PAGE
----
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      Cops want to see that drunk text you sent last night

      There are websites dedicated to the fact that we sometimes send text messages we aren't exactly proud of.

      Thankfully...we can delete them, usually sometime after we explain to the recipient that it was the booze talking/texting and not us.

      But if some state and local law enforcement agencies get their way...Congress may act to require wireless providers to hold onto those textual masterpieces for up to two years.

      CNET has learned a constellation of law enforcement groups has asked the U.S. Senate to require that wireless companies retain that information, warning that the lack of a current federal requirement "can hinder law enforcement investigations."

      According to the report, they want an "SMS retention requirement" to be "considered" during congressional discussions over updating a 1986 privacy law for the new digital era. It's a move that could complicate debate over the measure and erode support for it among civil libertarians.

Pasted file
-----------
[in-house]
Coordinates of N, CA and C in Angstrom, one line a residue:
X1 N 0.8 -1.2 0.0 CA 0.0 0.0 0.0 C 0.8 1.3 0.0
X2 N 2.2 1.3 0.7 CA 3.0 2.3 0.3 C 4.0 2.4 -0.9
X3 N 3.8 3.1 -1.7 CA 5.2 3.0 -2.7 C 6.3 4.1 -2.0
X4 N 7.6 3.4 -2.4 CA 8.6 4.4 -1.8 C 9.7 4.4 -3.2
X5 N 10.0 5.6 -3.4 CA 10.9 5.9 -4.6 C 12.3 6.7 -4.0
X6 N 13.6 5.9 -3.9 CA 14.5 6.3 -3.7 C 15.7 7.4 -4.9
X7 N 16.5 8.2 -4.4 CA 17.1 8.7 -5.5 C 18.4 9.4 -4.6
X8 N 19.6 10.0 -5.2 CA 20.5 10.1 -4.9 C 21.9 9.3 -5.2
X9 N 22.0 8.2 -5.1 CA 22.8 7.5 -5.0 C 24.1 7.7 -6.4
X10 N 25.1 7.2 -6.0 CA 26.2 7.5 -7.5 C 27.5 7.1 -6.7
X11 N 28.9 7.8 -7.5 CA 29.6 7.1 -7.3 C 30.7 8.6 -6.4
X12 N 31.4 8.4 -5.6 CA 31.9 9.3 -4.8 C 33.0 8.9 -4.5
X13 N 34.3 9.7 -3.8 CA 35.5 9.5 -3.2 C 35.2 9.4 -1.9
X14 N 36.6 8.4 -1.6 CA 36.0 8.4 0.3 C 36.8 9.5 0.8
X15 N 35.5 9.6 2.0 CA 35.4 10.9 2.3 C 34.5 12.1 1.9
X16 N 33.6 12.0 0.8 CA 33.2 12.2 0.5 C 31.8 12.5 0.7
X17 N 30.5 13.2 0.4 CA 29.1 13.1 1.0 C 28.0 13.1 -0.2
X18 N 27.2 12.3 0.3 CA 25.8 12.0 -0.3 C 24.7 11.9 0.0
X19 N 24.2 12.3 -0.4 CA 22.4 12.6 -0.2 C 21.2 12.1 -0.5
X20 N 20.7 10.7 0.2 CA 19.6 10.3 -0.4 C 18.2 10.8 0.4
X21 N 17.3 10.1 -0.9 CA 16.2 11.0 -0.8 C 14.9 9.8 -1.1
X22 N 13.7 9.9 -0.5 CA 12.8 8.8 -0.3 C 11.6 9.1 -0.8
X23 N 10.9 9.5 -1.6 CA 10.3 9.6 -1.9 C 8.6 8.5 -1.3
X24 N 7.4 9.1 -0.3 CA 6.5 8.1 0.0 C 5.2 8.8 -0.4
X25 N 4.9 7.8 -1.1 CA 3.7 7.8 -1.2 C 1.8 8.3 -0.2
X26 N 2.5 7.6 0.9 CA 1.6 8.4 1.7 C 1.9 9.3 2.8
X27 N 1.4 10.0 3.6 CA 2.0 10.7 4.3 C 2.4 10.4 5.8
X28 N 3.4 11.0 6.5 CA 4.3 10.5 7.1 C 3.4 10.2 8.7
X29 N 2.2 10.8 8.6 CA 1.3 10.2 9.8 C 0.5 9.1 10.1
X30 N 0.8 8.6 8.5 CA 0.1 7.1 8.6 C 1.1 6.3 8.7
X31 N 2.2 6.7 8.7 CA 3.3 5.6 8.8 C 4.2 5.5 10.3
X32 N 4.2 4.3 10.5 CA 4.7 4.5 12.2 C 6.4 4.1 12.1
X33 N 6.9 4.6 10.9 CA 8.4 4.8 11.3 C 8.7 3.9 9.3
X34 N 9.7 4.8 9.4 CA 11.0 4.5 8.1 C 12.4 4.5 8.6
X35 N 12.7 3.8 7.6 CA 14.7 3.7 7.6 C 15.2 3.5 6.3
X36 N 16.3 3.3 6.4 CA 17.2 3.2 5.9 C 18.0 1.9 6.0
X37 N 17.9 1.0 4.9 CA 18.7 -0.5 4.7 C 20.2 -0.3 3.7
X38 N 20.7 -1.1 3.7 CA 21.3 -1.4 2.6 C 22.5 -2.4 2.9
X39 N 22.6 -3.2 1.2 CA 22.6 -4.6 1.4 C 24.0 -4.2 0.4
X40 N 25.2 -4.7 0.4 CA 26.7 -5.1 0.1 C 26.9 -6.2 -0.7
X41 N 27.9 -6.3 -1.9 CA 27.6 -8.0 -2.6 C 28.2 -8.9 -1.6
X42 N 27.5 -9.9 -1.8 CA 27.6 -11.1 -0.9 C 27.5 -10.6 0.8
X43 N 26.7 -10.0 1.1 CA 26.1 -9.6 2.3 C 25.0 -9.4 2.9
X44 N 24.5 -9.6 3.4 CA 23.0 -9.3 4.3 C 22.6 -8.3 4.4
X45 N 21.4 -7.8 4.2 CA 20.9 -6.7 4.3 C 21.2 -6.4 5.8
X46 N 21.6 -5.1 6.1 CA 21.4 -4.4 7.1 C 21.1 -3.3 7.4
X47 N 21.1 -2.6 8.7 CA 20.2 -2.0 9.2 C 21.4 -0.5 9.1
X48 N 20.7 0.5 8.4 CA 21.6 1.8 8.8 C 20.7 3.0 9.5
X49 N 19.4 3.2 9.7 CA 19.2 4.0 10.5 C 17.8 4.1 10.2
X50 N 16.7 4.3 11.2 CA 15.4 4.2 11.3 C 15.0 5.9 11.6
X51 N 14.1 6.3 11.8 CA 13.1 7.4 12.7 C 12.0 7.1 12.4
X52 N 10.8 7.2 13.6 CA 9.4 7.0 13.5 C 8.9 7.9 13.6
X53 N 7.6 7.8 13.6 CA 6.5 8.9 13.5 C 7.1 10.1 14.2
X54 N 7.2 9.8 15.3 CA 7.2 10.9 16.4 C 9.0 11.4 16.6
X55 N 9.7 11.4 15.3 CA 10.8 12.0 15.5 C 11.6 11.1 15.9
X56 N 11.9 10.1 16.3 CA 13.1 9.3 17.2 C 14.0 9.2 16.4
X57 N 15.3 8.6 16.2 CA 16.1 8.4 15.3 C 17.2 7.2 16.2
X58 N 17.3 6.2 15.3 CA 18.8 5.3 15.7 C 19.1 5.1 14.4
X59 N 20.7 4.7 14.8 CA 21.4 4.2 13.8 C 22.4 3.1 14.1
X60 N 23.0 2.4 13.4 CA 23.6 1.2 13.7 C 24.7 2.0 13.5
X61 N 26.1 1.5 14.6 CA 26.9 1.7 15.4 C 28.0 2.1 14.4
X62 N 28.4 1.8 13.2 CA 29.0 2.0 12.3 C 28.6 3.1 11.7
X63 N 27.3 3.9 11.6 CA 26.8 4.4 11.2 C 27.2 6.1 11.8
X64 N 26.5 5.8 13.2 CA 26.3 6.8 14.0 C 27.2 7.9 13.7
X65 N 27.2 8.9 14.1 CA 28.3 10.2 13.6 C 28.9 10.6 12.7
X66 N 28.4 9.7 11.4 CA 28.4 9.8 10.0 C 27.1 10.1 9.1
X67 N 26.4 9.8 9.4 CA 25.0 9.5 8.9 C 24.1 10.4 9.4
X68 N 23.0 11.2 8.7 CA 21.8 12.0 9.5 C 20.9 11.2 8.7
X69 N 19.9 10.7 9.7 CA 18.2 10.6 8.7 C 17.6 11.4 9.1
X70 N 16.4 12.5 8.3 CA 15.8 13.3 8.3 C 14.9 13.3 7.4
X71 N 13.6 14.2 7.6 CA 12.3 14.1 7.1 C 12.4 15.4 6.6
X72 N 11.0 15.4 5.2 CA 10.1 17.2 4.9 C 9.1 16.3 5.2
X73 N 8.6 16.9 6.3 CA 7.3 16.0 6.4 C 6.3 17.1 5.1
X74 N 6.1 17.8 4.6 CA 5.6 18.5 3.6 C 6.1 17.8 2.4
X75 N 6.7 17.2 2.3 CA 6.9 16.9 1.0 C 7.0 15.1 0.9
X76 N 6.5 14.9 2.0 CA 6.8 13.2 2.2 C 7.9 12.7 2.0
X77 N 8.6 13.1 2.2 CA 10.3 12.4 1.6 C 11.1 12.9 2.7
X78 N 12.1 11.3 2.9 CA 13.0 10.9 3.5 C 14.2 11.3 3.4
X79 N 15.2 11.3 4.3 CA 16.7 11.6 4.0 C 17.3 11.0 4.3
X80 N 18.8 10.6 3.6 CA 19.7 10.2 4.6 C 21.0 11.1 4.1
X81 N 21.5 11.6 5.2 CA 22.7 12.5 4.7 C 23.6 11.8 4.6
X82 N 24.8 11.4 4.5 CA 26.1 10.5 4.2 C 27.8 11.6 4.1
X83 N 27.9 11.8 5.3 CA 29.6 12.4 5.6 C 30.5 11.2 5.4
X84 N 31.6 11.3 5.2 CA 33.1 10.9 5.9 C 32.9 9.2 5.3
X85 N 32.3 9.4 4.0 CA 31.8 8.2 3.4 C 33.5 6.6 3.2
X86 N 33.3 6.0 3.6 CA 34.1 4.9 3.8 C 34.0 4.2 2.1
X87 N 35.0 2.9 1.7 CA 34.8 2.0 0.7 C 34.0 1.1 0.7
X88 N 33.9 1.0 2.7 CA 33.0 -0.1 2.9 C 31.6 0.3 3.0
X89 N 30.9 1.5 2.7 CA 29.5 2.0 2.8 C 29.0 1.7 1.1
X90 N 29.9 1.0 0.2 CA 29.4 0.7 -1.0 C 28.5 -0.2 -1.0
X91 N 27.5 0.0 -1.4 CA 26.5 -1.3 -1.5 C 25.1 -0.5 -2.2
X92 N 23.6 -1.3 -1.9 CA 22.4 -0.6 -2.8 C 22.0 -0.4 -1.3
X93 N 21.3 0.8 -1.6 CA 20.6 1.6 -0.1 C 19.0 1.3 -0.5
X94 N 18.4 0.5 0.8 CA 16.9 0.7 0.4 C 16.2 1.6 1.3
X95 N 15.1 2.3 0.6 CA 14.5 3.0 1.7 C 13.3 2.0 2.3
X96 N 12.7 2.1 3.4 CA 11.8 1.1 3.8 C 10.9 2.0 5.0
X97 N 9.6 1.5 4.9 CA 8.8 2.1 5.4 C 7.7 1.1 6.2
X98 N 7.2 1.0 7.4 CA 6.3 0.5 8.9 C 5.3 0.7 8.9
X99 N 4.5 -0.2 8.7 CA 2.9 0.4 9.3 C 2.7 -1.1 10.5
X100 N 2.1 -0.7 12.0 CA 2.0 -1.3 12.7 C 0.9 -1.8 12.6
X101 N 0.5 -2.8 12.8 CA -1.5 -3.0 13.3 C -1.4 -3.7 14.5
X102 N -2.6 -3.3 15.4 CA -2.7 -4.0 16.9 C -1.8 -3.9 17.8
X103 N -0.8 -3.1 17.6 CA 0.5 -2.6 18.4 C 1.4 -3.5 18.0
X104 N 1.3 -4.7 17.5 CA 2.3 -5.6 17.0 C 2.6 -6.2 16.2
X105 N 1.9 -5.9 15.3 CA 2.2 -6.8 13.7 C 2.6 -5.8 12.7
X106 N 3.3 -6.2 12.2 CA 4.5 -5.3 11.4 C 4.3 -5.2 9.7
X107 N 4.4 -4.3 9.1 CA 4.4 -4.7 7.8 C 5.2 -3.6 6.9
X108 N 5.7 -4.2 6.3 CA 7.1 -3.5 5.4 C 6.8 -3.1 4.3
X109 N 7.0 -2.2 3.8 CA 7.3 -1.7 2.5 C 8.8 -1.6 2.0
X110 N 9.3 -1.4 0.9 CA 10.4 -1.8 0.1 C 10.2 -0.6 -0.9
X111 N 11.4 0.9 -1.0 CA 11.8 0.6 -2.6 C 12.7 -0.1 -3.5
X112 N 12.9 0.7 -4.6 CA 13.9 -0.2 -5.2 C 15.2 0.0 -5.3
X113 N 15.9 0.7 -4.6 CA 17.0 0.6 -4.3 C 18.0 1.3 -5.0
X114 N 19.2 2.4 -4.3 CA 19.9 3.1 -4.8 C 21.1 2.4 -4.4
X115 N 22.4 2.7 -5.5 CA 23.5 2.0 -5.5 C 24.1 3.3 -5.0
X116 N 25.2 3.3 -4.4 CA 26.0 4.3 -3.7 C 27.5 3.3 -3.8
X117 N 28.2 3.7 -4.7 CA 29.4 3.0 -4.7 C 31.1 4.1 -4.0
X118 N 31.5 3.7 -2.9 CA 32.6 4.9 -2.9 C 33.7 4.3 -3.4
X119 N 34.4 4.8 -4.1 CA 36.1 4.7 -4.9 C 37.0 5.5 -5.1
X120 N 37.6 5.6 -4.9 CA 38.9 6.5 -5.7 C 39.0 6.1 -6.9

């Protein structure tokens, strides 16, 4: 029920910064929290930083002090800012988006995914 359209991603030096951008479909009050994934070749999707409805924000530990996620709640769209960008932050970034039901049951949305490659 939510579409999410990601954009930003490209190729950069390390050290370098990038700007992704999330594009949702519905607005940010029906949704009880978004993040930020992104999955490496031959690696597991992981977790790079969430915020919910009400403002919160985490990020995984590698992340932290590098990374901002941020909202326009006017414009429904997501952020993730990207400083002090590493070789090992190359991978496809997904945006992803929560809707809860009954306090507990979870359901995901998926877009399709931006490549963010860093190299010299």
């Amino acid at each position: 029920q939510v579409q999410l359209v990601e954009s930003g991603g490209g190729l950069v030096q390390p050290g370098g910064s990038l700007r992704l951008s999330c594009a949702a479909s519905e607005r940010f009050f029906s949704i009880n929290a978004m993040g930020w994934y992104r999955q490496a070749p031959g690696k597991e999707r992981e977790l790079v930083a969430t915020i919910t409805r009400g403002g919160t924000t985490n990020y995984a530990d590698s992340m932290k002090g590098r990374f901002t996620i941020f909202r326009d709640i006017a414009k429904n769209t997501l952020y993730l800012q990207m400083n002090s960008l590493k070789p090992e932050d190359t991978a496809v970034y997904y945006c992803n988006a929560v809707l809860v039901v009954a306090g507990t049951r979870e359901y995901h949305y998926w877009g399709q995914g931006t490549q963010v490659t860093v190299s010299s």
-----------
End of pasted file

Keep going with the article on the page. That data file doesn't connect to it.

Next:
With the use of text messaging exploding in recent years, so has their use in criminal investigations and civil lawsuits. According to CNET, they have been introduced as evidence in armed robbery, cocaine distribution, and wire fraud prosecutions.

      In one 2009 case in Michigan, wireless provider SkyTel turned over the contents of 626,638 SMS messages, a figure described by a federal judge as "staggering."

      Some providers, like Verizon, retain the contents of SMS messages for a brief period of time, while others like T-Mobile do not store them at all.

      "We would oppose any mandatory data retention mandate as part of ECPA reform," Christopher Calabrese told CNET. Calabrese is a legislative counsel for the American Civil Liberties Union.

      That proposal is "a different kettle of fish -- it doesn't belong in this discussion," he says.

      Chuck DeWitt, a spokesman for the Major Cities Chiefs Police Association, which represents the 63 largest U.S. police forces including New York City, Los Angeles, Miami, and Chicago, told CNET that "all such records should be retained for two years."

      Do you think wireless providers should be forced to keep text messages for up to two years in case the police need to use them in an investigation?